As the needs of the Federal Government evolve to require a dynamic, leading-edge workforce, the CIO Council is keeping pace by closing down the CIO University program and transitioning resources to next-generation solutions to Federal IT challenges. The Council’s governing committee recognized the need to invest in other high-impact programs and services for CIOs because the CIOU program has achieved its original goals.
The CIO University program was started by the Federal Government in 2000 in response to the growing need for agency CIO with specific knowledge and skills. CIOU addressed the IT competency gaps mentioned in the 1996 Clinger Cohen Act through the creation of the Clinger Cohen Core Competencies and Learning Objectives, which are maintained by the CIO Council. The CIOU program was implemented by select partner universities who ensure that students in their graduate level IT degree programs are taught the core competencies.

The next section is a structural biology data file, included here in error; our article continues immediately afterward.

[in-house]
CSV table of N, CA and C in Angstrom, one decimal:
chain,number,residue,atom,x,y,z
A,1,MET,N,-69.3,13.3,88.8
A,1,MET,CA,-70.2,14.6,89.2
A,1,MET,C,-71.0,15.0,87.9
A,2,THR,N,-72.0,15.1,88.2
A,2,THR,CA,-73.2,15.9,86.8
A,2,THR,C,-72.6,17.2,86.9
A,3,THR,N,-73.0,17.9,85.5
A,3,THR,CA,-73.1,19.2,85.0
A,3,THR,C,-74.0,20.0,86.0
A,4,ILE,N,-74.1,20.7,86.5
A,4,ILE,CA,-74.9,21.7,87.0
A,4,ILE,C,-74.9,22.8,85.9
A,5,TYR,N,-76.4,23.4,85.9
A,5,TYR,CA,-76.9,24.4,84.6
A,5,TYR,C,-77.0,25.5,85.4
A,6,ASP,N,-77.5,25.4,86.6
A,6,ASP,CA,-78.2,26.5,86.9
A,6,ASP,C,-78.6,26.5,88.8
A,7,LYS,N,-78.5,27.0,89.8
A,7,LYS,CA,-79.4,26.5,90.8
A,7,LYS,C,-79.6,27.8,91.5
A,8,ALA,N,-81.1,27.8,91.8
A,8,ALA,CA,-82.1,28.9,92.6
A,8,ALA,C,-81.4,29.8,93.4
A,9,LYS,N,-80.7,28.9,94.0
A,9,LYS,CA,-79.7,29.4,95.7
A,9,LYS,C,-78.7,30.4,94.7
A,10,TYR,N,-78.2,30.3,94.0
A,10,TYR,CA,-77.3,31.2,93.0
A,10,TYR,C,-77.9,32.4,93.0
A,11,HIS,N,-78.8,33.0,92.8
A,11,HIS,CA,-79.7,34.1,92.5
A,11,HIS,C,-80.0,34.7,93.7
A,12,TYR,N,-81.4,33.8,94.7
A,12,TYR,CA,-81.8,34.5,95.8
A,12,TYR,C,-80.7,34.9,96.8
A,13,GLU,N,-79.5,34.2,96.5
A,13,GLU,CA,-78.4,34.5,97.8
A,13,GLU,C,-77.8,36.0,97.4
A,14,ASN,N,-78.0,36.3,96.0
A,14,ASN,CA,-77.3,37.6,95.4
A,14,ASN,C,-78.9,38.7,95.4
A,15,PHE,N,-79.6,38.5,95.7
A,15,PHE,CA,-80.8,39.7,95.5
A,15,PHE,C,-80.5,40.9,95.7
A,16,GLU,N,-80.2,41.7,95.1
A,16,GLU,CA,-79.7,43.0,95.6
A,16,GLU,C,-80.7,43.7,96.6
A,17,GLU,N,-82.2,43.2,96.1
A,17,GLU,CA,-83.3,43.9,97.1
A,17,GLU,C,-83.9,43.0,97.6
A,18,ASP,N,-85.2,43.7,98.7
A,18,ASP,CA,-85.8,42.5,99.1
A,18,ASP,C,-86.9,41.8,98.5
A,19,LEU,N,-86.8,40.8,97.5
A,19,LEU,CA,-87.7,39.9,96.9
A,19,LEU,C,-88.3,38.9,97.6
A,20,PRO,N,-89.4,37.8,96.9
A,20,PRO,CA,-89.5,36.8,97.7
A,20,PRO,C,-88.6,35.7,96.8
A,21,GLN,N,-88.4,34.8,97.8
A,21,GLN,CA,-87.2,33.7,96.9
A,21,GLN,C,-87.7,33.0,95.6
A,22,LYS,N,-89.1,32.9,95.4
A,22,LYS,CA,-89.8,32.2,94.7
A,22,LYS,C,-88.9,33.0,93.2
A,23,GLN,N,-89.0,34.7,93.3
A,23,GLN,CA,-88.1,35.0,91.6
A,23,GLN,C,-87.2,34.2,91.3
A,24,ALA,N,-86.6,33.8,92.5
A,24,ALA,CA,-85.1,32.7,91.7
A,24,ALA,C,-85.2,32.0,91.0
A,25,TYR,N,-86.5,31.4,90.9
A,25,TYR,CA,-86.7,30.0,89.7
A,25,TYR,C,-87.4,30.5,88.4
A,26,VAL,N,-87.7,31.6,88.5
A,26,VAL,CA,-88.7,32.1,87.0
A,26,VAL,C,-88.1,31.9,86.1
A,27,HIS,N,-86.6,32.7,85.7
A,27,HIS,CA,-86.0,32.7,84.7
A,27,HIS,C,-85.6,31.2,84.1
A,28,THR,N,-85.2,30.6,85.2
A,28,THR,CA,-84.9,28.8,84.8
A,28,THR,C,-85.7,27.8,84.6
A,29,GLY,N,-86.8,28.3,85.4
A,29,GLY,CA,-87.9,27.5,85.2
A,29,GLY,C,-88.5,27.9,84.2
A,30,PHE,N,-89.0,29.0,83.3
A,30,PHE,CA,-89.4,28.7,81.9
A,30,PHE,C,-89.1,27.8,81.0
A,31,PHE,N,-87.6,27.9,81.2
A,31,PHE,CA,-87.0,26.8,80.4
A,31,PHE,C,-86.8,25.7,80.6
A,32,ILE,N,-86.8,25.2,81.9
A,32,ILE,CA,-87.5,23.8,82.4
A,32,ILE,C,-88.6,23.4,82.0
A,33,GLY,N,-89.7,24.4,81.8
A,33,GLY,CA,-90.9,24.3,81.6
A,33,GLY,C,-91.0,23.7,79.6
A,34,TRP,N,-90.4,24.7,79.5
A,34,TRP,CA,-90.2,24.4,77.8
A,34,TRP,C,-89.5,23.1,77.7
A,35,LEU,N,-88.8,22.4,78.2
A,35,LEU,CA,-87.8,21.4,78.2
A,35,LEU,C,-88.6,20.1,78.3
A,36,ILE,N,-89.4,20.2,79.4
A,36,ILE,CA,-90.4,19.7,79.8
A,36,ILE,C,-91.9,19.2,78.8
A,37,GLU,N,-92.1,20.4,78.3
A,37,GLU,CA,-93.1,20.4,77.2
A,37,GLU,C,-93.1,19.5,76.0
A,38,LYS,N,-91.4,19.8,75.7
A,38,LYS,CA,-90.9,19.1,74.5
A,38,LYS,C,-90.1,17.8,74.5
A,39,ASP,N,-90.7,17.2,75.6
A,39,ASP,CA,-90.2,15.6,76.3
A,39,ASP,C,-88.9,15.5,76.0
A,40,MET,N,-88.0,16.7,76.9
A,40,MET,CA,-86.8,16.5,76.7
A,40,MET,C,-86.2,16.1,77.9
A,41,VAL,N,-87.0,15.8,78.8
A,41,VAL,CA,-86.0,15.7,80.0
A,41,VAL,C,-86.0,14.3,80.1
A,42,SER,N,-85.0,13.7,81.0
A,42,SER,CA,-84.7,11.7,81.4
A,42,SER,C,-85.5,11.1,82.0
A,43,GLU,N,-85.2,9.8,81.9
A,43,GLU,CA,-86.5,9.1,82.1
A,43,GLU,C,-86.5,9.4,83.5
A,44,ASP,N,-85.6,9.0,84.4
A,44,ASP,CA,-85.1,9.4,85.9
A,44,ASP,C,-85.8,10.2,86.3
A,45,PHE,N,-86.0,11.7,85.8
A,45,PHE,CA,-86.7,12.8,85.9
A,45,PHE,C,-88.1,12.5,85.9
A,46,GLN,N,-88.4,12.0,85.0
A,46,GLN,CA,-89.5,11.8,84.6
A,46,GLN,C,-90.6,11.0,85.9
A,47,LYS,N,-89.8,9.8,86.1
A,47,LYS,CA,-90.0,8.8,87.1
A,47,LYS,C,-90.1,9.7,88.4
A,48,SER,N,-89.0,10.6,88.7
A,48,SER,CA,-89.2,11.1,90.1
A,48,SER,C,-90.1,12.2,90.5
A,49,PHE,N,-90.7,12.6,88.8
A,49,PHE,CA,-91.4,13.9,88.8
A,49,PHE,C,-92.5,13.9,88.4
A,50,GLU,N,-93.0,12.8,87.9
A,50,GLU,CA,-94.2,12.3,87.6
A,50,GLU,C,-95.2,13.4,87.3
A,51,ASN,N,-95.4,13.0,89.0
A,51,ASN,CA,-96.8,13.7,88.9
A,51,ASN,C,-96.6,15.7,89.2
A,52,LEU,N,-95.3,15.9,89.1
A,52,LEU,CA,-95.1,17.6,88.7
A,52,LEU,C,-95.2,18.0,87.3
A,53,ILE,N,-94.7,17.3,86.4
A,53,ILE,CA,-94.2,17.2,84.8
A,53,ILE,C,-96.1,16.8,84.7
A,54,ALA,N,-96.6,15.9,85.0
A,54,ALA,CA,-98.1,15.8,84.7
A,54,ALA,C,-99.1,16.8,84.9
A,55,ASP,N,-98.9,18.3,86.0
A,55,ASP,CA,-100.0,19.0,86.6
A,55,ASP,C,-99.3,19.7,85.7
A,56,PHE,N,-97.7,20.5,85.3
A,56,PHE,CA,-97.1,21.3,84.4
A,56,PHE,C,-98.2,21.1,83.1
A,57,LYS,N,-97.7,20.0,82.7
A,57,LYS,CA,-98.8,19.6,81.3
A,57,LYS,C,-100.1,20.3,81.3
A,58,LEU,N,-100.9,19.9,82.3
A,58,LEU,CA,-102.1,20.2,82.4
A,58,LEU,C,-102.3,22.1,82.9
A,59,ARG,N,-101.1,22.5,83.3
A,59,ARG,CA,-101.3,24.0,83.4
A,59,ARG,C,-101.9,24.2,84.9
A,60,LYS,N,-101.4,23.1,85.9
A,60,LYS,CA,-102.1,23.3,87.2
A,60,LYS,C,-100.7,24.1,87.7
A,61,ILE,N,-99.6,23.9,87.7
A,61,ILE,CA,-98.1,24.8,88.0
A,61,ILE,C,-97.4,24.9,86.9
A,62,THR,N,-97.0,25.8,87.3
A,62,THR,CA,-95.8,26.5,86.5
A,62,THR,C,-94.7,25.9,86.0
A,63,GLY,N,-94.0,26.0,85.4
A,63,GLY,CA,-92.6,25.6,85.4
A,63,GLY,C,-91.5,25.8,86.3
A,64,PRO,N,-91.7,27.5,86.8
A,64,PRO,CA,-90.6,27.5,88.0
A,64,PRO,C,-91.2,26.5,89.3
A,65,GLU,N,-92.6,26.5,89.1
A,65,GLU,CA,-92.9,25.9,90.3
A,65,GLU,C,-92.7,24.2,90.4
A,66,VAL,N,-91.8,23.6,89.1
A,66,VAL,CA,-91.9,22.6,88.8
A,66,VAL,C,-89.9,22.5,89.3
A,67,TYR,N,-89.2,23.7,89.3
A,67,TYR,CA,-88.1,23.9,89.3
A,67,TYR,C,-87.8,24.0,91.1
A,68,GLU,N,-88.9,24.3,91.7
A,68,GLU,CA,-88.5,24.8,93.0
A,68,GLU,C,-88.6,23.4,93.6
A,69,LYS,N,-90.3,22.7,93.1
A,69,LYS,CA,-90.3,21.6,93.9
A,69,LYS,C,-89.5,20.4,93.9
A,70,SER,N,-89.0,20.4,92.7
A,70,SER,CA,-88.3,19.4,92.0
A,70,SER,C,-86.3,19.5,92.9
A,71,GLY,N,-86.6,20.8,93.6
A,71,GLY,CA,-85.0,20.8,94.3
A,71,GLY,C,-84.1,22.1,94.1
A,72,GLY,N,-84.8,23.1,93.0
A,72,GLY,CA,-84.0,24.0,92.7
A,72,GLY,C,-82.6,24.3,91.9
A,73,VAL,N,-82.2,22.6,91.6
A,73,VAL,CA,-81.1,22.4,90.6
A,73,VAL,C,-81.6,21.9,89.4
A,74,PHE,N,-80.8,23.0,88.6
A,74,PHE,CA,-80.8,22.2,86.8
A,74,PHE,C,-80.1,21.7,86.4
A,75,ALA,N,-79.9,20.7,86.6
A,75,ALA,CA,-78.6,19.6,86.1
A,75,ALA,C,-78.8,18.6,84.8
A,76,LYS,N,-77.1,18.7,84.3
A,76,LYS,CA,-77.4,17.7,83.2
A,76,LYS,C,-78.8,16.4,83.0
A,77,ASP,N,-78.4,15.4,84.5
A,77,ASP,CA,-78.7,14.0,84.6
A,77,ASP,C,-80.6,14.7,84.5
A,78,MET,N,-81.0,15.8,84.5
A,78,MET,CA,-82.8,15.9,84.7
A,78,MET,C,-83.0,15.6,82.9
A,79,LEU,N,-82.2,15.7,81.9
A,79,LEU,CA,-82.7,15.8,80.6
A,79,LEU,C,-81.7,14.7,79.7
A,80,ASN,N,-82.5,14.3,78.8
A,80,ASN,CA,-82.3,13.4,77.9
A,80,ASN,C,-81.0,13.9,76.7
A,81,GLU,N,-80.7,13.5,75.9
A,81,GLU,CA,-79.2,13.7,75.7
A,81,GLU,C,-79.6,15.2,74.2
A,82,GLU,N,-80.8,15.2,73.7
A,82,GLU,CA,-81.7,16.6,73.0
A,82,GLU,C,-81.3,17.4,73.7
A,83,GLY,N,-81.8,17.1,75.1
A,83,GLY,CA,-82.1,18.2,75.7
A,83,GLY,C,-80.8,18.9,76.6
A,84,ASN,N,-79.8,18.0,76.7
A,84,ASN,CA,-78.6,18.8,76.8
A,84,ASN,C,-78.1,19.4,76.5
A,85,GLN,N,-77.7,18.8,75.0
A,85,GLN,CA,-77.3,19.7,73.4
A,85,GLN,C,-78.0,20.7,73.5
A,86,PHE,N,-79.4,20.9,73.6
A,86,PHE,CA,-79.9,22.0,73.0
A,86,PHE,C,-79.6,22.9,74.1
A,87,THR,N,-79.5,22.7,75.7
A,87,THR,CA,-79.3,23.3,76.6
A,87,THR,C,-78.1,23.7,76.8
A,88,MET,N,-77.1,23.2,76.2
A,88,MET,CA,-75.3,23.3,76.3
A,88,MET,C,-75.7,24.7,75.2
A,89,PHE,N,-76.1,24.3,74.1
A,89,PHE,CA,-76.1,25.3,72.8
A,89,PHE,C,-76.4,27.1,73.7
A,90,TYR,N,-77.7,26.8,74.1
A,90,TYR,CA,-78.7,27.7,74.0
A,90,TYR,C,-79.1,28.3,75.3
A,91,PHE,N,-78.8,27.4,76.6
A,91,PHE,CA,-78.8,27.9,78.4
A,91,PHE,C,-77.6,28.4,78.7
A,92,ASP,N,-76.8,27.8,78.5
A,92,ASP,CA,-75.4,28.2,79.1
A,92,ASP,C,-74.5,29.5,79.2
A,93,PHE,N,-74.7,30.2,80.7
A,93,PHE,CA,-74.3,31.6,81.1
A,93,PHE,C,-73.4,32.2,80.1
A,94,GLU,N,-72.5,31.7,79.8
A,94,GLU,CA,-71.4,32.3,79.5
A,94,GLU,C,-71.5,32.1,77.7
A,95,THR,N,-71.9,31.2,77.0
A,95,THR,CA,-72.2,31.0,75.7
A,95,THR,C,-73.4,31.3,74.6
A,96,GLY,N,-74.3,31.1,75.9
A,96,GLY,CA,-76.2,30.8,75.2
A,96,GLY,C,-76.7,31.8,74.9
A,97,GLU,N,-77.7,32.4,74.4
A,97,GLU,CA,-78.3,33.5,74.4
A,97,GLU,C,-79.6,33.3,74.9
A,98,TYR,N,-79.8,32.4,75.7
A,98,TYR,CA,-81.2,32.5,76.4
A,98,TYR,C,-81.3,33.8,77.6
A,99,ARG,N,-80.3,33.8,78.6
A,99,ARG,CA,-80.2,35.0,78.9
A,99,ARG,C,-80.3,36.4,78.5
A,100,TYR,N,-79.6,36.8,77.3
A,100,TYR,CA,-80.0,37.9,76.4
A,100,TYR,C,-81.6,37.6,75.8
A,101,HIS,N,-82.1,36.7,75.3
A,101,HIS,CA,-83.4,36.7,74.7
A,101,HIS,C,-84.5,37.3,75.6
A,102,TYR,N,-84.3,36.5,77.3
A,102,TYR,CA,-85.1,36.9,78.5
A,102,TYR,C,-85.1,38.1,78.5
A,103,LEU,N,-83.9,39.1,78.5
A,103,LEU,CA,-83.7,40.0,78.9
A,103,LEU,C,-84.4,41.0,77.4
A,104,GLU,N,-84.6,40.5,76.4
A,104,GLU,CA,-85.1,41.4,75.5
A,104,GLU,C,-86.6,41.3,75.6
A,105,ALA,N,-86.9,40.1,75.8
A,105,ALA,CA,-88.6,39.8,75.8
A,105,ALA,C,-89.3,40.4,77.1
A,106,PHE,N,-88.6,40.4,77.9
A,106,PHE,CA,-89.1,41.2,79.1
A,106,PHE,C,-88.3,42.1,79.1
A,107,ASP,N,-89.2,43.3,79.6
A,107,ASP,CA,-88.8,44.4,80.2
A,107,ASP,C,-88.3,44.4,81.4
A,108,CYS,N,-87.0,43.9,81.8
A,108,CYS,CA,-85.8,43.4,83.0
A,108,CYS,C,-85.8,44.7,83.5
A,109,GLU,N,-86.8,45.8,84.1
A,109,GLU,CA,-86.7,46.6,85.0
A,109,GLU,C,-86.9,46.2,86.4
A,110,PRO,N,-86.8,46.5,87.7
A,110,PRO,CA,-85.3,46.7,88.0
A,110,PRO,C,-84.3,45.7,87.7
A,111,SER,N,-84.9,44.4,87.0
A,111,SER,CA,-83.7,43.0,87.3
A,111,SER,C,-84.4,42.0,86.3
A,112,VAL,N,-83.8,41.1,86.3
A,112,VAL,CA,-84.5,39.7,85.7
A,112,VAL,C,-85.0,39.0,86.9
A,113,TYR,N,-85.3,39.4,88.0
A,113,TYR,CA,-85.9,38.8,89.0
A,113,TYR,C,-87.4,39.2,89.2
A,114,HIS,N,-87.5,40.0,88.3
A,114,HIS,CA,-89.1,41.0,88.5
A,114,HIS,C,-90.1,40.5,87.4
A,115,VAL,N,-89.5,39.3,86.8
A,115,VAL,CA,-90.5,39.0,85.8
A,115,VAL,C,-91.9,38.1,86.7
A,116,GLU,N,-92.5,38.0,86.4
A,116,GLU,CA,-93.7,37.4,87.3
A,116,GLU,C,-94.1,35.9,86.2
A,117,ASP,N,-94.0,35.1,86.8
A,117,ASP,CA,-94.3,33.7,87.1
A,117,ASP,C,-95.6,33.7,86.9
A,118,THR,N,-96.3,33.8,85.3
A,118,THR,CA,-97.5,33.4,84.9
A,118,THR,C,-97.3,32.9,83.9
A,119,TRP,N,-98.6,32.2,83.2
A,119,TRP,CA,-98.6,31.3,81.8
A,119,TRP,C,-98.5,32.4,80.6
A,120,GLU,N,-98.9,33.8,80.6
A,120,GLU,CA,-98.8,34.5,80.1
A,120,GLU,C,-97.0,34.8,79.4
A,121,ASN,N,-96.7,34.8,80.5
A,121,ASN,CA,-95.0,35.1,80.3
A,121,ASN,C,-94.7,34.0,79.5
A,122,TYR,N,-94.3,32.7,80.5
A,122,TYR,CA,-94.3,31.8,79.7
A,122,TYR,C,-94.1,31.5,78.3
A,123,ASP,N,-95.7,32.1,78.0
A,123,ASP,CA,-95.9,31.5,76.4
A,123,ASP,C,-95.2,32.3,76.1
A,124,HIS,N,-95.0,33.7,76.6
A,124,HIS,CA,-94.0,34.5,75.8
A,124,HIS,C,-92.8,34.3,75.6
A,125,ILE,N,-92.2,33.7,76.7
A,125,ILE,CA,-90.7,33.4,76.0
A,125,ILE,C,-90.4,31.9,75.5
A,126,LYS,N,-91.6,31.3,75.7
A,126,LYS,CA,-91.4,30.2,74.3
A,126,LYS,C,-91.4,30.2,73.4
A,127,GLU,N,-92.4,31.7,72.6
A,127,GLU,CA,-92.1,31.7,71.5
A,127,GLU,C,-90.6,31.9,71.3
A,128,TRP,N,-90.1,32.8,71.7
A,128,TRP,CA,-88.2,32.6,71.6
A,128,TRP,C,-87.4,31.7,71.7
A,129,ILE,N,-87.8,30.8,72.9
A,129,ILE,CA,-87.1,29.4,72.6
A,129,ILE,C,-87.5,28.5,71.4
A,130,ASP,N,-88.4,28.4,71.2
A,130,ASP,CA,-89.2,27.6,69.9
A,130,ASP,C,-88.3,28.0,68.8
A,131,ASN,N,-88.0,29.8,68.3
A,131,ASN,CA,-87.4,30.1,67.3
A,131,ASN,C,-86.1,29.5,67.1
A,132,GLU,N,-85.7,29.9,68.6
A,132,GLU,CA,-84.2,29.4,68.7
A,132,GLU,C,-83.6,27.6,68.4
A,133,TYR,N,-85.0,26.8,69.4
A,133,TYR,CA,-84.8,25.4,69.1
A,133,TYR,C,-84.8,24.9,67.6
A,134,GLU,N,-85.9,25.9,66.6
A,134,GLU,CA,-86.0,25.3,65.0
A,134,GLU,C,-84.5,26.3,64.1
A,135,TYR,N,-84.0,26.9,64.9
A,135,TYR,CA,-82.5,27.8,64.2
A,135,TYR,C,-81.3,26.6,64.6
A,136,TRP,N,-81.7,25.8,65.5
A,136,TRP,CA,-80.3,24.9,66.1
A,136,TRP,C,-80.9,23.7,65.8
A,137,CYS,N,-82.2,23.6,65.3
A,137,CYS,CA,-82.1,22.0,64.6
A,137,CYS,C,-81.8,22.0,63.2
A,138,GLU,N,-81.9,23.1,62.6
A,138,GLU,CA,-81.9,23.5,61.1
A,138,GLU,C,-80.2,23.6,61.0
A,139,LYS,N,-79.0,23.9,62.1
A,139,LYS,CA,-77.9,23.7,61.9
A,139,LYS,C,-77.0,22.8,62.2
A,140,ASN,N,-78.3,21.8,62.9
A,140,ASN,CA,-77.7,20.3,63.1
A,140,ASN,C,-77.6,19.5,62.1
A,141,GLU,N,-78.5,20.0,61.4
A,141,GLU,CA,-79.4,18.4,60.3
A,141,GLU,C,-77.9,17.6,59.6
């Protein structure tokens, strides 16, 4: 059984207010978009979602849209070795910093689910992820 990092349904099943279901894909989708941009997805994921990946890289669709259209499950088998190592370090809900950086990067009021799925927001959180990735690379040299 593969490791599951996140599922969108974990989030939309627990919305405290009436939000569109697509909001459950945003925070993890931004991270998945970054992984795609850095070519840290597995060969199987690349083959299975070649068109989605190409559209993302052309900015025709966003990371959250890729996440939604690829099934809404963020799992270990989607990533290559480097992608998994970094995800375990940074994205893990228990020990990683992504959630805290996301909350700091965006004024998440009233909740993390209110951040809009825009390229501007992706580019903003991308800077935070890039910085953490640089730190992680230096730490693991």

Over the past year since taking direct control of the program, the Council reviewed its history, objectives, and current state to determine the best course forward. Research and interviews held with various stakeholders both inside and out of government indicated that CIOU has served the purpose for which it was initially created. The Council learned that the CIO training needs originally identified for CIOU to meet are largely being served by a host of academic institutions across the country that are not a part of CIOU. In addition, the number of Federal employees who have the IT skills specified by the Clinger Cohen core competencies has grown significantly. In light of these facts, the Council decided that CIOU’s success will enable a focus on other programs that support efficient, high-performance Federal IT products and services.
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